By Armen Zakarian
Russia’s dominant aluminum manufacturer vowed on Monday to turn its subsidiary in Armenia into Europe’s most advanced facility of its kind with $50 million in capital investments to be funded by German banks.
“We want to build the best [aluminum foil] plant in Europe,” Aleksandr Livshits, vice-chairman of the Russky Allyuminii (Rusal) group, told reporters in Yerevan, referring to an ambitious plan to modernize the Yerevan-based Armenal plant. “It will be the best because no new aluminum rolling factories are being built in Europe at the moment.”
Livshits, who served as Russia’s finance minister under former President Boris Yeltsin, said Rusal will borrow $50 million from German banks to replace Armenal’s Soviet-era technological lines. The equipment will likewise be supplied and installed by a German engineering firm, he said. In addition, he added, the Russians will invest $20 million of their own resources.
Armenal was founded as a Russian-Armenian joint venture in 2000 on the ashes of the Kanaker Aluminum, an industrial giant which employed thousands of people in Soviet times. The plant, whose main production is aluminum foil, has been 100 percent owned by Rusal since December 2002.
It was brought to a halt late last year in anticipation of the promised investments and is still standing idle. Livshits, who met with President Robert Kocharian earlier on Monday, said the parent company is poised to seal a deal with a German insurance company which will pave the way for the start of the modernization. He said Armenal is due to produce 25,000 tons of aluminum rolls and foil next year.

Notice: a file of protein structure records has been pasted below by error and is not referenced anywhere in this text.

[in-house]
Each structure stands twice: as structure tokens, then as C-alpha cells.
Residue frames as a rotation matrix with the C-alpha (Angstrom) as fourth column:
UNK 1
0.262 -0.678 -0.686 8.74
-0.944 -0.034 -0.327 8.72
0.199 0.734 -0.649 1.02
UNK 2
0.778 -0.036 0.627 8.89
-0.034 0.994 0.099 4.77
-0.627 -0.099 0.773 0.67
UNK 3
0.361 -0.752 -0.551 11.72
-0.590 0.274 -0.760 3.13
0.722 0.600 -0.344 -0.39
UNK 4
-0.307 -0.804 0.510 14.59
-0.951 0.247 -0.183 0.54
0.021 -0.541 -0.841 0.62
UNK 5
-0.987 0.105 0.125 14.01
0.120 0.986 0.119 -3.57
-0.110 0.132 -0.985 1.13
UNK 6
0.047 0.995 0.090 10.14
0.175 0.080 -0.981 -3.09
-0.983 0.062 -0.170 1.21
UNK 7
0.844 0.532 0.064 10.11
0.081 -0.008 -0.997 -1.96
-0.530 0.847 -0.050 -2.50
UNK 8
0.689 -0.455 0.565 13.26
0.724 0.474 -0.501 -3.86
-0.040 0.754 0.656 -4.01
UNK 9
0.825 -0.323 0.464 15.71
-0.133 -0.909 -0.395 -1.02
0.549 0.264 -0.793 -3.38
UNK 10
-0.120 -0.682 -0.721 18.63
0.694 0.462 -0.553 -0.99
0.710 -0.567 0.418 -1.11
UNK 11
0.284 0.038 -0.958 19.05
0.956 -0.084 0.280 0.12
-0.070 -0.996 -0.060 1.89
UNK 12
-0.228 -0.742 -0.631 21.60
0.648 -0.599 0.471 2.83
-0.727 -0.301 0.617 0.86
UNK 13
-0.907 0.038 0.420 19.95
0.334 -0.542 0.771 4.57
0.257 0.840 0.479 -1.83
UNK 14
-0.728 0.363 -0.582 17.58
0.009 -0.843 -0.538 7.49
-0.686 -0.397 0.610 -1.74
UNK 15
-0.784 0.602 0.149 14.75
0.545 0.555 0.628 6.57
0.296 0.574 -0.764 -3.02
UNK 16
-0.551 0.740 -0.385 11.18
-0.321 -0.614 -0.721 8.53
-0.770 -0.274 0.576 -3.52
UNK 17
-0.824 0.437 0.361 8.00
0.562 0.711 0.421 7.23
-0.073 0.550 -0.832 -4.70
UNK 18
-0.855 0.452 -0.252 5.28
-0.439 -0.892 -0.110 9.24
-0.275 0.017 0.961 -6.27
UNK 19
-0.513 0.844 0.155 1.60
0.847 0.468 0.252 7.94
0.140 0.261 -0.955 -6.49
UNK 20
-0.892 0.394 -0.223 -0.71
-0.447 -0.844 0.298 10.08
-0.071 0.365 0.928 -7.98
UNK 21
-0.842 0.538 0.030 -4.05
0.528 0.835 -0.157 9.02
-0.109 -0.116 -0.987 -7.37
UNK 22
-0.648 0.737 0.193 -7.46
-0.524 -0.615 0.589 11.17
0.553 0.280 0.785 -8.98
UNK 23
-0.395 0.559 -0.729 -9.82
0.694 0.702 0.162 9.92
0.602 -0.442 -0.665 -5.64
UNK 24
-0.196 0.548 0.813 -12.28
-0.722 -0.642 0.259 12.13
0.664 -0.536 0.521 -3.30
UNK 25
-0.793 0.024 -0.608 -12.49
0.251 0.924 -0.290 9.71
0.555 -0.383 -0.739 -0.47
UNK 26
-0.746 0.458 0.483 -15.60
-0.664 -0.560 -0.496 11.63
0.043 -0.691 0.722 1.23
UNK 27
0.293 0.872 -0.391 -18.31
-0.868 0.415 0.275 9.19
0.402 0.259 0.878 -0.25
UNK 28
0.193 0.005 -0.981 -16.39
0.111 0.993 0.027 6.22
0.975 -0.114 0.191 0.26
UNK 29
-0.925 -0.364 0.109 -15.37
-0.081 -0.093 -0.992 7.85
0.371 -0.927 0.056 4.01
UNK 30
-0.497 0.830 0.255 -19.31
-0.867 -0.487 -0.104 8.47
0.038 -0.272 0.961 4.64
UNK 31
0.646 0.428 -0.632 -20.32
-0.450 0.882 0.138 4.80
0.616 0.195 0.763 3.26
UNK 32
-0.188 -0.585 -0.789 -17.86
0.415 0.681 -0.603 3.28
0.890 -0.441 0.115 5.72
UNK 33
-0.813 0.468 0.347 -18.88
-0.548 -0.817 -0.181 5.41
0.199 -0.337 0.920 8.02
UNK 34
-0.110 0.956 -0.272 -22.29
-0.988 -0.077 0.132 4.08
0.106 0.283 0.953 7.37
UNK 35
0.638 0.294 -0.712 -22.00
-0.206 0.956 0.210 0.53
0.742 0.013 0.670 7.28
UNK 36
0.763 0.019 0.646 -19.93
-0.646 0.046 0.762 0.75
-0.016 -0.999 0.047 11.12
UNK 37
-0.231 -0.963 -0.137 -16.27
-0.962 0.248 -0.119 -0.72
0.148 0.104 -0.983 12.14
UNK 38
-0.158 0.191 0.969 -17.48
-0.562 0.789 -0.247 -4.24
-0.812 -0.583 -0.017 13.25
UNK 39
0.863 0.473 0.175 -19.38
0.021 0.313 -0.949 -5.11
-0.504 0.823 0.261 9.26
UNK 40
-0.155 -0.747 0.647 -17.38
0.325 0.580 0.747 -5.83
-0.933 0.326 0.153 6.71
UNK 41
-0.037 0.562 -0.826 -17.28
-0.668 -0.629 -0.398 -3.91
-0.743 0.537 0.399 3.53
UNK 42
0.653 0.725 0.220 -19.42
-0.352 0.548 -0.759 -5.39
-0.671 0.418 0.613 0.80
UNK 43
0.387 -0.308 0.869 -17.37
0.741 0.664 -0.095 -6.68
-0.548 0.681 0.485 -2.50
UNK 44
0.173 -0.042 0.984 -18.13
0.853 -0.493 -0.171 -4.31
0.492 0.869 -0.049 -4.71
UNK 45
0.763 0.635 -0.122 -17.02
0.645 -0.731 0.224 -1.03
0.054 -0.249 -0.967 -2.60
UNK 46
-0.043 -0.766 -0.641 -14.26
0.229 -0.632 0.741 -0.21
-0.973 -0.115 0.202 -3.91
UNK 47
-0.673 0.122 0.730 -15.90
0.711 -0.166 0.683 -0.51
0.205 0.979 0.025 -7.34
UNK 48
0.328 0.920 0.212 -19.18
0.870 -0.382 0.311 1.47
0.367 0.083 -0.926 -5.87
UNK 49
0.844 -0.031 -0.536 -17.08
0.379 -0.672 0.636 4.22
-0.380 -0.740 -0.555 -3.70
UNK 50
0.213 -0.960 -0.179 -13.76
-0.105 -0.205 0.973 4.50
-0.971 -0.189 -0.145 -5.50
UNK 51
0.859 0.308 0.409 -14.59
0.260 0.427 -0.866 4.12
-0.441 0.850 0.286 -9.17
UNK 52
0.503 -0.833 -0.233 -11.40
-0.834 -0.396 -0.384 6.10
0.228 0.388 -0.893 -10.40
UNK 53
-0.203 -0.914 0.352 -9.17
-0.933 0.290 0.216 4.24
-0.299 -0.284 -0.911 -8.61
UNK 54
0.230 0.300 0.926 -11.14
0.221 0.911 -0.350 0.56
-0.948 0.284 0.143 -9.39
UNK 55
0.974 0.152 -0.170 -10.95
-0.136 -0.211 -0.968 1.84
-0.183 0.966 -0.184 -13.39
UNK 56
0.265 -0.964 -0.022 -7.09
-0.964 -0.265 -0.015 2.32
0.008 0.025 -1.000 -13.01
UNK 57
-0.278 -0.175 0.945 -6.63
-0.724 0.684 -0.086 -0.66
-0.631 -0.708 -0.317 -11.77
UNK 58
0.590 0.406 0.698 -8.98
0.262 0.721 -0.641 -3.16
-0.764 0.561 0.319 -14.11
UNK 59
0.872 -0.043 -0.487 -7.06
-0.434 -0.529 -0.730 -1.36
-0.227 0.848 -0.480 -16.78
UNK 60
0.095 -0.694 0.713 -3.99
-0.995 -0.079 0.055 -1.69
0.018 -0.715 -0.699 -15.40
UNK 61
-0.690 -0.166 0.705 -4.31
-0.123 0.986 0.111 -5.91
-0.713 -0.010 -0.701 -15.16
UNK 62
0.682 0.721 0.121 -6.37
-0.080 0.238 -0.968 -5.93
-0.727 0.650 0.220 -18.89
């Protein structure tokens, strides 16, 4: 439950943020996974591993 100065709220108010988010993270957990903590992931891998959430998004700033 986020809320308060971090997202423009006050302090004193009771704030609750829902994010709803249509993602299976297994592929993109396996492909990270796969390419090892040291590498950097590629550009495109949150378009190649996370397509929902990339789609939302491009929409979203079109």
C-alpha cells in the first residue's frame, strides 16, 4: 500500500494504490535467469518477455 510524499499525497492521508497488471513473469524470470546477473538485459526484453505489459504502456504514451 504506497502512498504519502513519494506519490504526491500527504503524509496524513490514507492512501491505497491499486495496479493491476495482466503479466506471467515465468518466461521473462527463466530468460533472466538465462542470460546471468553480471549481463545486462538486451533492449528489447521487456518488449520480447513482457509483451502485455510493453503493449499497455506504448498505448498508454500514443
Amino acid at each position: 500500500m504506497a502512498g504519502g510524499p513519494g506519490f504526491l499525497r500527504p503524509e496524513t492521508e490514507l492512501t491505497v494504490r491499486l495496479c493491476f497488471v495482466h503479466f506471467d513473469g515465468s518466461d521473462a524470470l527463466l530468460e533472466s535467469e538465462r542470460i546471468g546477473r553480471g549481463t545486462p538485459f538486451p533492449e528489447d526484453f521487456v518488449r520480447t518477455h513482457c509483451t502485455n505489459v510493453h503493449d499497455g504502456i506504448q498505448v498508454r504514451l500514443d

The company’s aggregate output stood at 5,500 tons and 9,000 tons in 2002 and 2003 respectively. The production was mainly exported to the West.
Rusal controls nearly 80 percent of aluminum production in Russia and ranks second worldwide in the sector. It came under public spotlight in the summer of 2003 when Russian prosecutors launched criminal proceedings against one of its billionaire owners, Oleg Deripaska, on suspicion of financial fraud. Armenal executives expressed concern at the time that the criminal inquiry could undermine the Rusal investments.
Like many other Russian tycoons, Deripaska accumulated enormous wealth in the 1990s as a result of controversial privatization deals widely linked with the Yeltsin administration.
Rusal’s second co-owner has been, at least until now, Roman Abramovich, an even more famous Russian “oligarch.” Abramovich has also faced fraud allegations and now lives in London in what increasingly looks like self-imposed exile.